Silverton Revisited

I made a stop yesterday in the neighborhood I lived in growing up, from 1958 to 1971. The house above is the only place I remember us living as a whole family (Mom, Dad, Don, Larry, and me) before we moved to St. Louis in 1971 and my mom died of cancer in 1972.

The back yard, above, is a WHOLE lot smaller than I remember it. I used to play in that yard, and it seemed huge! I also spent many hours under the back porch, which seemed quite expansive to me back then. The house shows its age, and the fence that surrounded the back yard is gone, though I think the bushes lining the perimeter are at least descended from the Roses of Sharon (I think) my mom planted more than forty--maybe as many as fifty--years ago.

But the tree in the corner of the yard--that big tree in the photo above--is an ash tree I planted myself, one Arbor Day around the age of six or so. I brought it home from school, I know, so if I was in first or second grade, it would have been planted in 1964 or 1965, I think.

I also drove the route I walked to and from school every day from kindergarten through sixth grade, to Silverton Elementary School. It seemed such a long walk, I decided to clock it on my car's odometer: almost a mile, one way. And it was, truly, uphill both ways. Honest.


  1. I noticed a sign on the side of the gym that identified the school as "Silverton Paideia School." Didn't know what that was. Found out the school has a website (, is a magnet school, and is guided by the principles of the Paideia philosophy that:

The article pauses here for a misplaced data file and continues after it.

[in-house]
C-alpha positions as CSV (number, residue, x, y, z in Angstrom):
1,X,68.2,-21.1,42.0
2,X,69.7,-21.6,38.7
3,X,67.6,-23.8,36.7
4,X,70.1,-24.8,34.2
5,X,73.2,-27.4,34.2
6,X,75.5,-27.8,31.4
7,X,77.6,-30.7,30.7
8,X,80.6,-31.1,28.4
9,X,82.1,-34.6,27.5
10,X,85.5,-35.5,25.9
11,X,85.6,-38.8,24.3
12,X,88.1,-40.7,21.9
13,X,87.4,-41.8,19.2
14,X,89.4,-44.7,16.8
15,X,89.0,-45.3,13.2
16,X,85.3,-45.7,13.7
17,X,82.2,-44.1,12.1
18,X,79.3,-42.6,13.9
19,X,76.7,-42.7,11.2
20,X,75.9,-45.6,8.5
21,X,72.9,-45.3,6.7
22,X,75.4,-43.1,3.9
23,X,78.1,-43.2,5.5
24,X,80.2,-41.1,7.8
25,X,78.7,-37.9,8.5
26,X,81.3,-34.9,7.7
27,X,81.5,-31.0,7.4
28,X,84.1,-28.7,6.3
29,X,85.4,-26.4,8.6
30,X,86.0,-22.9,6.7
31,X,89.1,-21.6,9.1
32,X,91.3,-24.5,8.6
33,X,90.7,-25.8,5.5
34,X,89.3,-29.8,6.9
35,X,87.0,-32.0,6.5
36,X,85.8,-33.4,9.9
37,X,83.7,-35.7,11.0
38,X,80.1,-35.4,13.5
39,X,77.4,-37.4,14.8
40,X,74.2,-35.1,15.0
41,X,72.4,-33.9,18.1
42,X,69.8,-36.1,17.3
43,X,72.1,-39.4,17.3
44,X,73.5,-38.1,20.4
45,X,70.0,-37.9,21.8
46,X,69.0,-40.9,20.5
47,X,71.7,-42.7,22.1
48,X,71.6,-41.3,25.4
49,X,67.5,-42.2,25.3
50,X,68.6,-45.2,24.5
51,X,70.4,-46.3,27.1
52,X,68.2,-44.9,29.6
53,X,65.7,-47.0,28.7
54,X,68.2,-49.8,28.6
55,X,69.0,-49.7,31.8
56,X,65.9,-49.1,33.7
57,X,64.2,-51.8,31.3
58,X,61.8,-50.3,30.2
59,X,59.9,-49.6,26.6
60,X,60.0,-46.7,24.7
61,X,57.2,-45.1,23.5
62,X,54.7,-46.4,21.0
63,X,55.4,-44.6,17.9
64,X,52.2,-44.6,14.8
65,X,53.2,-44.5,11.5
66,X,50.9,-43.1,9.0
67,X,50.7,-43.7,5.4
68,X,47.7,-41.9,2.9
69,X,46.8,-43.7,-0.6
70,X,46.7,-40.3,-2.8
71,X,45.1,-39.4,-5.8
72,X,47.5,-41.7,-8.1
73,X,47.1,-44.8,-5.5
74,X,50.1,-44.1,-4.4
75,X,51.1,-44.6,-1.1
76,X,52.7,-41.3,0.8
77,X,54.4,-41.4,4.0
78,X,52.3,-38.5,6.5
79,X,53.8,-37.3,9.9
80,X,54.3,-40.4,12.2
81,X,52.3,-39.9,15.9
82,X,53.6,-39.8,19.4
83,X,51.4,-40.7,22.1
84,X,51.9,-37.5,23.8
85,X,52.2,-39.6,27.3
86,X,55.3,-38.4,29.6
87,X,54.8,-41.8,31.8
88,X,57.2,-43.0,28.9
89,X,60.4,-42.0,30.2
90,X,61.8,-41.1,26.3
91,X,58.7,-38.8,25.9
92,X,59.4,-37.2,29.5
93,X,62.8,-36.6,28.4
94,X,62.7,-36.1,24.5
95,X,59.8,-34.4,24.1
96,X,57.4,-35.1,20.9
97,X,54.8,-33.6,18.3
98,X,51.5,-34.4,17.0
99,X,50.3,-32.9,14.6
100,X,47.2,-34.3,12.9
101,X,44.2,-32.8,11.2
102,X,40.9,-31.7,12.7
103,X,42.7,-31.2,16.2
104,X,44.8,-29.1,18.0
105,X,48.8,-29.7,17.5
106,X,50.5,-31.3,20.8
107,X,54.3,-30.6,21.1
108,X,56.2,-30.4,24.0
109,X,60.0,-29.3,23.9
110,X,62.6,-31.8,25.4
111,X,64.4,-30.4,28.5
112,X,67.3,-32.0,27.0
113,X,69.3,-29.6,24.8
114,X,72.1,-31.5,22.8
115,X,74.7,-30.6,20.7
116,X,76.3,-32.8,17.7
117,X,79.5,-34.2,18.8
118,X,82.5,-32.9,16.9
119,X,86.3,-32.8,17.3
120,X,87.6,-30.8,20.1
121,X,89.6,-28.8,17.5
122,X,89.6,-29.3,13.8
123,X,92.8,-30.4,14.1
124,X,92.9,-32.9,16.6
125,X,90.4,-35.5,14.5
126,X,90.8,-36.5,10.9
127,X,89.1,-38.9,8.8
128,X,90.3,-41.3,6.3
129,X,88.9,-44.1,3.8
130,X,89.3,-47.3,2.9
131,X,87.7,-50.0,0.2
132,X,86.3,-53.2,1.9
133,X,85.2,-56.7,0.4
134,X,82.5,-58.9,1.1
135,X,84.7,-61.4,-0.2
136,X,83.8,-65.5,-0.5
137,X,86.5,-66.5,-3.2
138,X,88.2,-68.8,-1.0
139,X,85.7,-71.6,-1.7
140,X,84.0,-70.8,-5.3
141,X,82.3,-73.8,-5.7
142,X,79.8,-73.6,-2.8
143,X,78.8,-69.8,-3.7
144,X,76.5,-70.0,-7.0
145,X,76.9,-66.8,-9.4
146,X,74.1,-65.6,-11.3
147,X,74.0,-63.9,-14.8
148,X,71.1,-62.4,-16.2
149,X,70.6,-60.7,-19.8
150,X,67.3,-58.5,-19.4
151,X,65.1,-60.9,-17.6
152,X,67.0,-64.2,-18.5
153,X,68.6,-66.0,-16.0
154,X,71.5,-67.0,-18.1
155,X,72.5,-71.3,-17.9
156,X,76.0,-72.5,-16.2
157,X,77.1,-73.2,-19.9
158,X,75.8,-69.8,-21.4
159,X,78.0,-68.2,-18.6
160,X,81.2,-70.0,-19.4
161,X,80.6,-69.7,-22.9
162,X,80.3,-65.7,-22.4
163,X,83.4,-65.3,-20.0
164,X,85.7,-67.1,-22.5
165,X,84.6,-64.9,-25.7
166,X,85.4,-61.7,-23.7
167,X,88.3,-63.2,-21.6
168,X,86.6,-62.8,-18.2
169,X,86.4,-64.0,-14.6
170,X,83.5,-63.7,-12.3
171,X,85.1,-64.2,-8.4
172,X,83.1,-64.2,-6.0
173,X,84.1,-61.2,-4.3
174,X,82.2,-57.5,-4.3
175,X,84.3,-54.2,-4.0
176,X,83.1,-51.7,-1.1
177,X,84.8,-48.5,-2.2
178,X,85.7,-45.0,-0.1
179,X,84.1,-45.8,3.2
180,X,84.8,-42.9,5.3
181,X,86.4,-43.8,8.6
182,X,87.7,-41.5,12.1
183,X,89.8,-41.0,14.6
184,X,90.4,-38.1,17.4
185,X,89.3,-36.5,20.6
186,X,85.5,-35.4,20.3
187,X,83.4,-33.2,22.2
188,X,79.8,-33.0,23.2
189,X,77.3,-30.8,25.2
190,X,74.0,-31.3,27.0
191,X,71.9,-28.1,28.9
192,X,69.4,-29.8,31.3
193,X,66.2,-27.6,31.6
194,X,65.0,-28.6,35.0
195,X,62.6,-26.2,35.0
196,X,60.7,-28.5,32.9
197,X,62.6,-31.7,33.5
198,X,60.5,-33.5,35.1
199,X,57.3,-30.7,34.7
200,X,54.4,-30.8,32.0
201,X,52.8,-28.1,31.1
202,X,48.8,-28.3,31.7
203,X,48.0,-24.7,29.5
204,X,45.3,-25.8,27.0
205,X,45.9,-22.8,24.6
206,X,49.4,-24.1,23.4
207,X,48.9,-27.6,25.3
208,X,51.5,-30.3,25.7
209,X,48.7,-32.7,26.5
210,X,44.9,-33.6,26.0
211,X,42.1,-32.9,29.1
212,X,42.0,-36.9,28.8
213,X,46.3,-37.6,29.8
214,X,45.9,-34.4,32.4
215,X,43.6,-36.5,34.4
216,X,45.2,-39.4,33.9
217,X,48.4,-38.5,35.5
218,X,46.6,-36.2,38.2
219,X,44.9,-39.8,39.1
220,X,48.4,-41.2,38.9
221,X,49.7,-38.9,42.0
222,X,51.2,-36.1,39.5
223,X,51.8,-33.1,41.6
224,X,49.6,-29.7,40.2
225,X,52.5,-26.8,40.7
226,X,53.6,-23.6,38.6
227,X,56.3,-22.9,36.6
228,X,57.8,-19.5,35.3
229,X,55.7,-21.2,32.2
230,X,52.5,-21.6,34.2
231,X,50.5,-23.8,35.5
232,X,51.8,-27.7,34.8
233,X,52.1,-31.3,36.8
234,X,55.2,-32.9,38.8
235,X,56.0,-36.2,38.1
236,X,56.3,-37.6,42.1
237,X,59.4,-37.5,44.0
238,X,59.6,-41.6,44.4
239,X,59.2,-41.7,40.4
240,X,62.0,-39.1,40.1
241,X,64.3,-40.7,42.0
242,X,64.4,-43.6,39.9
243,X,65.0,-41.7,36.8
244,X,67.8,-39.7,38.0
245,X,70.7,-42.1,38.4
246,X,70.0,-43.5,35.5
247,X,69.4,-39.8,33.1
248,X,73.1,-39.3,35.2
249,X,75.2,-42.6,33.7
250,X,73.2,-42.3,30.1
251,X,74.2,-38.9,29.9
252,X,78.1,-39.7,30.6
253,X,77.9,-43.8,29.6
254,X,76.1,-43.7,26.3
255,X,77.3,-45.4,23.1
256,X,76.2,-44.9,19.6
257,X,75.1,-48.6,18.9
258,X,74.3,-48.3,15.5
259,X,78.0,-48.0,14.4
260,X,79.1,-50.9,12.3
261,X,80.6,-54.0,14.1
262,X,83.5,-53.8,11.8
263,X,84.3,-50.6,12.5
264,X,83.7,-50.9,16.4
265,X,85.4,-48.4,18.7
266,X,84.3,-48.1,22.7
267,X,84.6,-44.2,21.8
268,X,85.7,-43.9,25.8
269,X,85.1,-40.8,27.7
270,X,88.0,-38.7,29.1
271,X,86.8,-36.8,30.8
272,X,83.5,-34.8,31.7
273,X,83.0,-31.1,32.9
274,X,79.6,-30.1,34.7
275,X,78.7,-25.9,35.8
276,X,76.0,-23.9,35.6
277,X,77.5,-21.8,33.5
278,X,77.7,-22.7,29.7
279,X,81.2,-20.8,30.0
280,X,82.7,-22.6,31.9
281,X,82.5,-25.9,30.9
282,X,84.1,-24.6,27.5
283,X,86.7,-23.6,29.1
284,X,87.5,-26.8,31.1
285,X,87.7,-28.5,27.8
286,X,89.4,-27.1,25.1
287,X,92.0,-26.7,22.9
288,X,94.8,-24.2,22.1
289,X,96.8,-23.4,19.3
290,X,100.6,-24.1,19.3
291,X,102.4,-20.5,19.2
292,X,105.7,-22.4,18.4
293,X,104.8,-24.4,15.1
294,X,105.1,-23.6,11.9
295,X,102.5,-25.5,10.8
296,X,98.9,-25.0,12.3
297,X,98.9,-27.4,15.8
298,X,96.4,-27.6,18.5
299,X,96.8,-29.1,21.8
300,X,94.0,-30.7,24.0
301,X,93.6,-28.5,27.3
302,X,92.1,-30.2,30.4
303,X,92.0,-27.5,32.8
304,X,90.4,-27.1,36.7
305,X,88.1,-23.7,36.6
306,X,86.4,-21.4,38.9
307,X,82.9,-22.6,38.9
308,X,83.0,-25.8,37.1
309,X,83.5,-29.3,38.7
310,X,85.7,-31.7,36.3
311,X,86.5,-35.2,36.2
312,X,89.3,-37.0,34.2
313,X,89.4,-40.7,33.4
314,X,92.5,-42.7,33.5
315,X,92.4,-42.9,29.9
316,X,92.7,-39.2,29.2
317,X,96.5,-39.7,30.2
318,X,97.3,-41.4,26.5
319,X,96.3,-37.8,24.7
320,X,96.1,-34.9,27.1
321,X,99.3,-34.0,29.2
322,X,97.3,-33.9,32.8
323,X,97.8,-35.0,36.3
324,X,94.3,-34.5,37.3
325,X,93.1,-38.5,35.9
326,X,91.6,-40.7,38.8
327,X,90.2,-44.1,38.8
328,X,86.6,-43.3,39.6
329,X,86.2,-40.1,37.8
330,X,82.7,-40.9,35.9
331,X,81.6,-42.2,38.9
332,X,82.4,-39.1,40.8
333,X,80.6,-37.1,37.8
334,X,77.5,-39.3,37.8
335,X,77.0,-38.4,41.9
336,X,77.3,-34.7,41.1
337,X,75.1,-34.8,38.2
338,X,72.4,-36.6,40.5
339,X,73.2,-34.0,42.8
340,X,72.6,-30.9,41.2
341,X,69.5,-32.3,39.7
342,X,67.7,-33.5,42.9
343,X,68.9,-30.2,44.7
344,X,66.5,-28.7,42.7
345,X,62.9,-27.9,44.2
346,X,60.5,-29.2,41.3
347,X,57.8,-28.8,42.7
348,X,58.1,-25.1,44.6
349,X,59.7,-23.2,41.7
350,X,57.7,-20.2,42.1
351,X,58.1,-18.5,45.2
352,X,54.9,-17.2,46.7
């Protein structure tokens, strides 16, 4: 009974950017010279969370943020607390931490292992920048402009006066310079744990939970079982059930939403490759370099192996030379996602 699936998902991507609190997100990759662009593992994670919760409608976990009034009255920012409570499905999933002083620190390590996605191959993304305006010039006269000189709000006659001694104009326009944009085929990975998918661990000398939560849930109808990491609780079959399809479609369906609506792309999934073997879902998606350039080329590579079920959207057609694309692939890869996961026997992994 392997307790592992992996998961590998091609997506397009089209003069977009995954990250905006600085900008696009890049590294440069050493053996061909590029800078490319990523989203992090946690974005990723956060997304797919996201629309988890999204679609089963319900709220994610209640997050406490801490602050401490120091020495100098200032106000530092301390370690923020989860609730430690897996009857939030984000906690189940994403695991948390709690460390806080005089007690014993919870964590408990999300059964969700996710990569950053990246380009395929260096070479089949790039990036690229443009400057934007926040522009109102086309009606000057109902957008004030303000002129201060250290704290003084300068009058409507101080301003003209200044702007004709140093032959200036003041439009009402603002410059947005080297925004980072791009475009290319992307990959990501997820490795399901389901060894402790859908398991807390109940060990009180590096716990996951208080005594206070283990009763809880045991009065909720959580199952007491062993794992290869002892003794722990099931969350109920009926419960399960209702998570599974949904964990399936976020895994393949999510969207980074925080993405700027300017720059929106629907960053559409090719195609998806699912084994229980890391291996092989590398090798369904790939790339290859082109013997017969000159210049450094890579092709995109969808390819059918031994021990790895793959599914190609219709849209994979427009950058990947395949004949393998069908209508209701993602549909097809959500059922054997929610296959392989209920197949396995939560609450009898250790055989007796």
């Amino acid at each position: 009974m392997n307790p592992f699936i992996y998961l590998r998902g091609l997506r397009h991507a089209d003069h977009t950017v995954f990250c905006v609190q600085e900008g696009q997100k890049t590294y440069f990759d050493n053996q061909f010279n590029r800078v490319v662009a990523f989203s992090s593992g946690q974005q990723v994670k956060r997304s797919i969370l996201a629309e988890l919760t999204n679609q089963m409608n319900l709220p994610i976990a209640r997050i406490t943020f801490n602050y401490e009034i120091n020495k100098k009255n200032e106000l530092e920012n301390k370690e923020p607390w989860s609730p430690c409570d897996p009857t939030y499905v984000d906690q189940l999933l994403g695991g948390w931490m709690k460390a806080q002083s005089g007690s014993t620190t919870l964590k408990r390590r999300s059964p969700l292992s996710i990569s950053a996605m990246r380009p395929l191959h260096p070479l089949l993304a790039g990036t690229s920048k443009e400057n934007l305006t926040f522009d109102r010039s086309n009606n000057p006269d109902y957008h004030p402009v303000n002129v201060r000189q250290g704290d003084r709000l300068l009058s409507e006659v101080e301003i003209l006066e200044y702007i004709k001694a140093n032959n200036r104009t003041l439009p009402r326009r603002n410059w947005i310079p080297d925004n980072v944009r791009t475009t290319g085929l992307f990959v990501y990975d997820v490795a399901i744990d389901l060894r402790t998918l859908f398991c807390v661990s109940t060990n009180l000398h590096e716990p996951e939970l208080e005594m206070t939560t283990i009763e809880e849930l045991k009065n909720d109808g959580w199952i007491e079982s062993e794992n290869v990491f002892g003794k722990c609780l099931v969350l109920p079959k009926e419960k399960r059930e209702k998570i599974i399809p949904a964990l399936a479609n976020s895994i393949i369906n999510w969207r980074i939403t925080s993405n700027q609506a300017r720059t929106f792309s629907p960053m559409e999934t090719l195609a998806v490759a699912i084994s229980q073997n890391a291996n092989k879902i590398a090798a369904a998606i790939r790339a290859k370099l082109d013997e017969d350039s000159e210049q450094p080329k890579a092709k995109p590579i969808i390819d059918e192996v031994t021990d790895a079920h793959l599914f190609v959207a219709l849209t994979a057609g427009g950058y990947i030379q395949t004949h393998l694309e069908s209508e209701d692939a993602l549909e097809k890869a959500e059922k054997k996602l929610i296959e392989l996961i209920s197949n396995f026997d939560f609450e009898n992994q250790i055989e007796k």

ALL children can learn
    ALL students need and deserve the same high quality education
    ALL students must be challenged to perform to the best of their ability
    ALL genuine knowledge is active rather than passive

    So there you go!

  2. I must admit to a wave of melancholy from the description of the only place you remember us all living together. Of course, the nine years between us gives me an advantage of remembering our first address in Cincinnati on Park Ave. (with a super narrow driveway) and the house in Ann Arbor where you were born.

    As I recall, the large bush in the back corner of the yard (a mulberry, I believe) was an Arbor Day planting by either Larry or me.

    I miss seeing the forsythia along the front porch. And it was beneath the front porch that I had my 'clubhouse'.

    Ah, many memories of my own; too many for here. Thanks for the opportunity to reminisce.